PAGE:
“Life is pleasant. Death is peaceful. It’s the transition that’s troublesome.” – Isaac Asimov
Physical pain stung like scorpion. But she smiled broadly and loved heartily. Before she became “Mother” to the many, especially those languishing in despair, Onameditse Josephine would have been a typical girl from Sanyedi ward in Maun, who rose from ashes to the heroic accomplishments in her short life of 64 years. Born daughter of Ditshoswane and Basuti Kanyeto ÔÇô the resident ministers of St. John’s Apostolic Faith Mission, her childhood would have been characterized by loud singing, clapping of hands, stomping feet during exuberant church services that often were accompanied by the sounding of the horn and drumbeat as she majestically sauntered in front of the marching band. She underwent catechism of the denomination at Everton under the tutelage of the founder and prophet Christina Mokutuli Nku, where she spent seven years.
“My sister was anointed by the prophet of St. John at an early age. Many people used to wonder at the miracles she performed, but those of us who knew of her close affinity with Ntate Johannes Nku and the prophet herself knew she ought to be different from the rest. Once you’ve gone through the hands of spiritual giants to the extent she did, you ought to stand out,” Botshelobokae Ramasu eulogized.
Well-known to her followers was the unmatched gift of composition. She was a keen observer of current events from which; she would wax lyrical notes to rhyme into hymns and anthems. Her compositions included among many that are less known, ‘the installation of Ian Khama as Bangwato Paramount Chief,’ ‘the 15 slain soldiers at Lesoma’ and ‘the passing of Batawana Paramount.’
O. J. loved and was soulfully loved back by Boikanyo Mpho who turned her into a respectable wife and mother of five children (Edwin, Kekgabile, Tiego, Tsholofelo and Disang).
“It would be our 41st anniversary in October, had this not happened. Including me, I don’t think we understood who this woman really was all about. For the first 20 years of our marriage, I had no idea. But if you are a keen observer of life’s events and you are that close to someone as remarkable as she, you learn to let go of someone endowed with such gifts as my wife to serve her Creator and God. My wife was amazing in that respect,” Boikanyo Mpho told mourners last week Saturday.
For everyone whose paths crossed Mma Mpho, here was a woman who related with people in similar attitude. O. J. knew no class. Her funeral attracted kings and lords, servants and slaves alike, young and old, but even more chilling was to see the number of those the mainstream society dismisses as mentally deranged, who wilfully camped at the homestead throughout the week and helping with the daily chores leading up to the burial.
“Mma Mpho loved people. You were one of them,” one man said to me.
Only in 2015 was she consecrated into bishopric, but O. J. believed earnestly that “good things come to those who wait…” She cleansed thousands using life-giving gospel. A few servants of God stand out today as prosperity ministry has taken us by storm. But O. J. was one whose cause was to see outcasts alleviated from their groans of pain and suffering to a life filled with hope for the next day. She never lost heart of Jesus’ ministry to impact the lives of those needing help. This larger-than-life-personality made friends and foes as would be imagined of the supernatural powers that God gifted her. But she was content in loving her enemies and praying for them, in return teaching her children to never pick up her battles.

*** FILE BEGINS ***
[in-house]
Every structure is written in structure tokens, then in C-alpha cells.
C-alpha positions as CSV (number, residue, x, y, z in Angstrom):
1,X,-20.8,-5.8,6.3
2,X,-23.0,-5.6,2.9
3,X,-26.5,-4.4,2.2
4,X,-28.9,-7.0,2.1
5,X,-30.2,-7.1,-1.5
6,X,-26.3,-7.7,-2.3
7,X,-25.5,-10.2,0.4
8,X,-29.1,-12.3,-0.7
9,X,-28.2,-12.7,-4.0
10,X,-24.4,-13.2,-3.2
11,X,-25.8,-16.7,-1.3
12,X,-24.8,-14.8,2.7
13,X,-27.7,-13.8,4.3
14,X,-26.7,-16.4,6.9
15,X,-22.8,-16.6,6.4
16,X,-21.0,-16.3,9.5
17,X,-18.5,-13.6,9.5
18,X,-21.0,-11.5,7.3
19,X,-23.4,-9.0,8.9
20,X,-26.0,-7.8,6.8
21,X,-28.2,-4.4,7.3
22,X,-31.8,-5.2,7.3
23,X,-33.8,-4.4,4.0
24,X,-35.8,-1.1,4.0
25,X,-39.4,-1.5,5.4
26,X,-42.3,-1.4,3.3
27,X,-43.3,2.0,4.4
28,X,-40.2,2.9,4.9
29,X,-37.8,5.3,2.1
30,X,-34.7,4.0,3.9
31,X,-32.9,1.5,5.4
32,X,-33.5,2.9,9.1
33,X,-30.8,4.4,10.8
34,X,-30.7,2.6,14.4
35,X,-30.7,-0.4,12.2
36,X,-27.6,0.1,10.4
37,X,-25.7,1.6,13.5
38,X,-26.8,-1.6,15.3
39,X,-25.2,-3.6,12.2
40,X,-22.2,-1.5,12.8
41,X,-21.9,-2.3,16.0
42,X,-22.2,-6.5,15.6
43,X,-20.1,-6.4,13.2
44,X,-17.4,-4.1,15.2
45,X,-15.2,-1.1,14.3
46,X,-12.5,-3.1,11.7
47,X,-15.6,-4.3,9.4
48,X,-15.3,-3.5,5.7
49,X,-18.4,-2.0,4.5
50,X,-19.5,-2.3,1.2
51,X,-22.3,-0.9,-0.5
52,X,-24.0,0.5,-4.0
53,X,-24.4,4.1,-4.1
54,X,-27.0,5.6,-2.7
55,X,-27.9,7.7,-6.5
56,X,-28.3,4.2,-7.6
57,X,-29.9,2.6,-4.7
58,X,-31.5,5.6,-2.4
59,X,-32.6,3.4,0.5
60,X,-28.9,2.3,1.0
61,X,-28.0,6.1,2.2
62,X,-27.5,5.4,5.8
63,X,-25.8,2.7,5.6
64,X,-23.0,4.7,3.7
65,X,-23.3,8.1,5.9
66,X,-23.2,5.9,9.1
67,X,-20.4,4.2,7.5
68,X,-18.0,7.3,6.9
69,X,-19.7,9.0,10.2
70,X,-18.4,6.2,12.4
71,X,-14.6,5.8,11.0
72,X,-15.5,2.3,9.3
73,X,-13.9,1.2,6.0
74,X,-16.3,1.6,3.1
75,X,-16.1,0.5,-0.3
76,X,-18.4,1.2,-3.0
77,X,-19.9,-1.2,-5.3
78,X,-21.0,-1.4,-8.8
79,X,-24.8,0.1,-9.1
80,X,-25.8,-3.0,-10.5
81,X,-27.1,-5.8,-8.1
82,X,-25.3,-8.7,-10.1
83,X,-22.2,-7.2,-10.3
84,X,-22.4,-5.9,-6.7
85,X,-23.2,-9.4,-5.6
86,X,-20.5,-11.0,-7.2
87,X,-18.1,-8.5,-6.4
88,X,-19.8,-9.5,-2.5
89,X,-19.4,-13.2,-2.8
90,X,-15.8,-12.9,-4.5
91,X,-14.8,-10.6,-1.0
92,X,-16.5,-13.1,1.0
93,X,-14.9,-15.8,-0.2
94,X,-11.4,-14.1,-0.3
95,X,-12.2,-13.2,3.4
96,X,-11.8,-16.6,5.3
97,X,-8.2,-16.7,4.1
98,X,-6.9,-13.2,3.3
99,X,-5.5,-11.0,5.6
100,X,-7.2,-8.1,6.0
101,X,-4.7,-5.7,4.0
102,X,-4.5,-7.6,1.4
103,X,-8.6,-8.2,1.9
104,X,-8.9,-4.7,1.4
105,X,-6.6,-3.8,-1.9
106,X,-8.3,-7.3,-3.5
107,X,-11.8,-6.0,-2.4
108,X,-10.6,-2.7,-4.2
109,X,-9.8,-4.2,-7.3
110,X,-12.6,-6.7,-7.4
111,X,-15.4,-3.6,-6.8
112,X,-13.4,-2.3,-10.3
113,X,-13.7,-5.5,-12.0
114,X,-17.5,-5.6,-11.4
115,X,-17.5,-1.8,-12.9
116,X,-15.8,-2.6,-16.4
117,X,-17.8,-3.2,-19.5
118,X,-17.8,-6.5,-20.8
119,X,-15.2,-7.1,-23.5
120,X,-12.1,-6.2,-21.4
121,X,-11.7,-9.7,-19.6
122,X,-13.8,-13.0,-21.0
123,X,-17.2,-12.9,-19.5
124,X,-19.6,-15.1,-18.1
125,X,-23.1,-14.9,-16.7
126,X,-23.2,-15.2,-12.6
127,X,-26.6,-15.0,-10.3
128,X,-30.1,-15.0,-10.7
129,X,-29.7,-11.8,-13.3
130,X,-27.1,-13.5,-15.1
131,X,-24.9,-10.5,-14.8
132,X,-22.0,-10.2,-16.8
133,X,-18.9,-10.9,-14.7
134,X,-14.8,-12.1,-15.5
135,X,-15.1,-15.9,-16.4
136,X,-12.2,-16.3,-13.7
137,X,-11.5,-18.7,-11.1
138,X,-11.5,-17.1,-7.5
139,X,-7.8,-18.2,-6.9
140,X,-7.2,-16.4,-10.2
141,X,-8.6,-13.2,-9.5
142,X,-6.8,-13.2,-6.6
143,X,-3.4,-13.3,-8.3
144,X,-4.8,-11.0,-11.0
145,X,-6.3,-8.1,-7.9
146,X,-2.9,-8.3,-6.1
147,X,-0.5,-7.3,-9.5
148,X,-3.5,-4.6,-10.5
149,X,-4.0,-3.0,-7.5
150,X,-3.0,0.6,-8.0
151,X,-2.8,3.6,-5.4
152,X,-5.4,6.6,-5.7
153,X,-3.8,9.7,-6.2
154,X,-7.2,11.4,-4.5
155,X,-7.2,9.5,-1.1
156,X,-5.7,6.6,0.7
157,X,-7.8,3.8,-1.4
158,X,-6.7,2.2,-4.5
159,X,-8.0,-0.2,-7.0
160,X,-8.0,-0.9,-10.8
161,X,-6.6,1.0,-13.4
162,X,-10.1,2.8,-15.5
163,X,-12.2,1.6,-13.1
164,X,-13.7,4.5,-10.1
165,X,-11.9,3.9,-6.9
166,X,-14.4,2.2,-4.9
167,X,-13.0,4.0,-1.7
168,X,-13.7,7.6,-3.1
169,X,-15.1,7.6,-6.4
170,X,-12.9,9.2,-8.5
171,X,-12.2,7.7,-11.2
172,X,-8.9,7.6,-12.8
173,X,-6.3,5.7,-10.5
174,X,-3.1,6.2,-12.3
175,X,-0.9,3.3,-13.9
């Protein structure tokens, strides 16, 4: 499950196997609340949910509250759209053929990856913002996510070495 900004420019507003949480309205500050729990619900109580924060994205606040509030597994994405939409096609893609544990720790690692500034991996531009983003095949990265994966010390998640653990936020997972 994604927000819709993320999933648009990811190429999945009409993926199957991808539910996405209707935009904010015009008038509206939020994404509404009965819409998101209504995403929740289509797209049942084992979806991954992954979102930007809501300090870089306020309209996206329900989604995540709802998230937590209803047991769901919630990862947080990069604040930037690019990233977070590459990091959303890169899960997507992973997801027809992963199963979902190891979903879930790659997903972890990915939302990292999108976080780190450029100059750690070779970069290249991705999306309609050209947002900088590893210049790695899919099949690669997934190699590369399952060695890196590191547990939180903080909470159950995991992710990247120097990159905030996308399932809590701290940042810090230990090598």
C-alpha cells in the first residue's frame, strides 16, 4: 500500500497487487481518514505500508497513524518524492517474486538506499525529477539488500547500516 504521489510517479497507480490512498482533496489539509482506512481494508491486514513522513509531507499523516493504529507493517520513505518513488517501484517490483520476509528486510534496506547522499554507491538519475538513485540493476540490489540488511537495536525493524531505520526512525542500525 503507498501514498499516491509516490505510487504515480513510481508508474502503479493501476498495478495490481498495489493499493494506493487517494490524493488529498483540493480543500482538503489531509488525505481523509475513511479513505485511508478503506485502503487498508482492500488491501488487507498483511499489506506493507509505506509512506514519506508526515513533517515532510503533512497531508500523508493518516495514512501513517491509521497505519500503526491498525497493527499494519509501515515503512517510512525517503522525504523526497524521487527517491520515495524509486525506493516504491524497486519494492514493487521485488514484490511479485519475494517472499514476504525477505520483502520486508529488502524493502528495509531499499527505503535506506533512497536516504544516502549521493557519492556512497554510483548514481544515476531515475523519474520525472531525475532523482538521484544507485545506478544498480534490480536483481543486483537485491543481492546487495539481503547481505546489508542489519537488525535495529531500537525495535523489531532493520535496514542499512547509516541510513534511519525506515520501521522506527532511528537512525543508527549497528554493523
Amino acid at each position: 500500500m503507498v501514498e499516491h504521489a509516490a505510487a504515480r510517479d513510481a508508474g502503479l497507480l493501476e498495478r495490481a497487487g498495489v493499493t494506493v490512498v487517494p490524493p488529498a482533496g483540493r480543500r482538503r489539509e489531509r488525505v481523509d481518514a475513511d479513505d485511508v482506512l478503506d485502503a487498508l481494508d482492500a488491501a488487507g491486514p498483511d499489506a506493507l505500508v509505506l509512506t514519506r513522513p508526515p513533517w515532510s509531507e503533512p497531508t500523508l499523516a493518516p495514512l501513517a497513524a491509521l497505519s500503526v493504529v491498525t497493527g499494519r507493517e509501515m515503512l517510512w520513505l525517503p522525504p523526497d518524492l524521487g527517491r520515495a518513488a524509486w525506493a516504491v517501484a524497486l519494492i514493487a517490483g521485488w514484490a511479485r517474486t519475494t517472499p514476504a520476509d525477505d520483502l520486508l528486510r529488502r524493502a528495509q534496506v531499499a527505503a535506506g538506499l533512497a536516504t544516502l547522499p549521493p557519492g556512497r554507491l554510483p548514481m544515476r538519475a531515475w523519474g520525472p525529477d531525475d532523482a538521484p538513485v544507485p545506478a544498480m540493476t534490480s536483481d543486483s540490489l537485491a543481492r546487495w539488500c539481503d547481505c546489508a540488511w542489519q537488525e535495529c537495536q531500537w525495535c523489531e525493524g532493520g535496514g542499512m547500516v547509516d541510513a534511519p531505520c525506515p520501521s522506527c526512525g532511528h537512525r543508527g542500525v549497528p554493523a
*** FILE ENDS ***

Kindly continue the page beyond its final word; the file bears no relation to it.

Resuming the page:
Publicly, speaker after another speaker attested to having been forewarned about the black Friday. “During service back in February, Mother said to a packed church, ‘something unforgettably tragic will happen on 17 March at the hour of 11 in the morning. Those with diaries, underline this date.’ This woman was a messenger from God, I swear,” Olerato Serite attested.
“I shudder to imagine that my wife might have spent the whole day lying lifeless, had this happened the previous day when my work took me far away from base. But on the fateful morning as I left the house, I asked her to get ready because I would return at nine to take her for physiotherapy. I found her sleeping in the same spot I had earlier left her, a beautiful smile perched on her lips. I called out. There was no answer. I imagined she was in a deep sleep, so I shook her, but still there was no response. I could not believe she just left me like that. She certainly was in peace from the smile on her face, no struggles whatsoever before her last breath,” Mr Mpho told the crowd.
O. J. was no judge of moral character of individuals, hers was to get close to those who struggled to live a life worthy of respect and help them one step at a time to get to where they desired.
“I know that my siblings and I have lost the only mother God gave us. But I can’t even begin to imagine the pain that is piercing through many hearts of boys and girls, men and women who blossomed under the guidance of this ‘Mother of Nations’. What hurts me is that many of these people have not experienced being loved, until they met mother and now she is gone,” Kekgabile Rabasha stated in her eulogy.
If there were any powers to be sourced from elsewhere, O. J. would posthumously be canonized into sainthood like those whose deeds served humanity. Truly, life was pleasantly flavoured with your presence, but there is no confusion that in death, you have found absolute peace that this earth could not grant just a fraction of [it] to your beautiful soul. You lived your life in the way it pleased your God and in the manner it edified the name of Christ ÔÇô rest my dear friend and mentor ÔÇô you were servitude personified!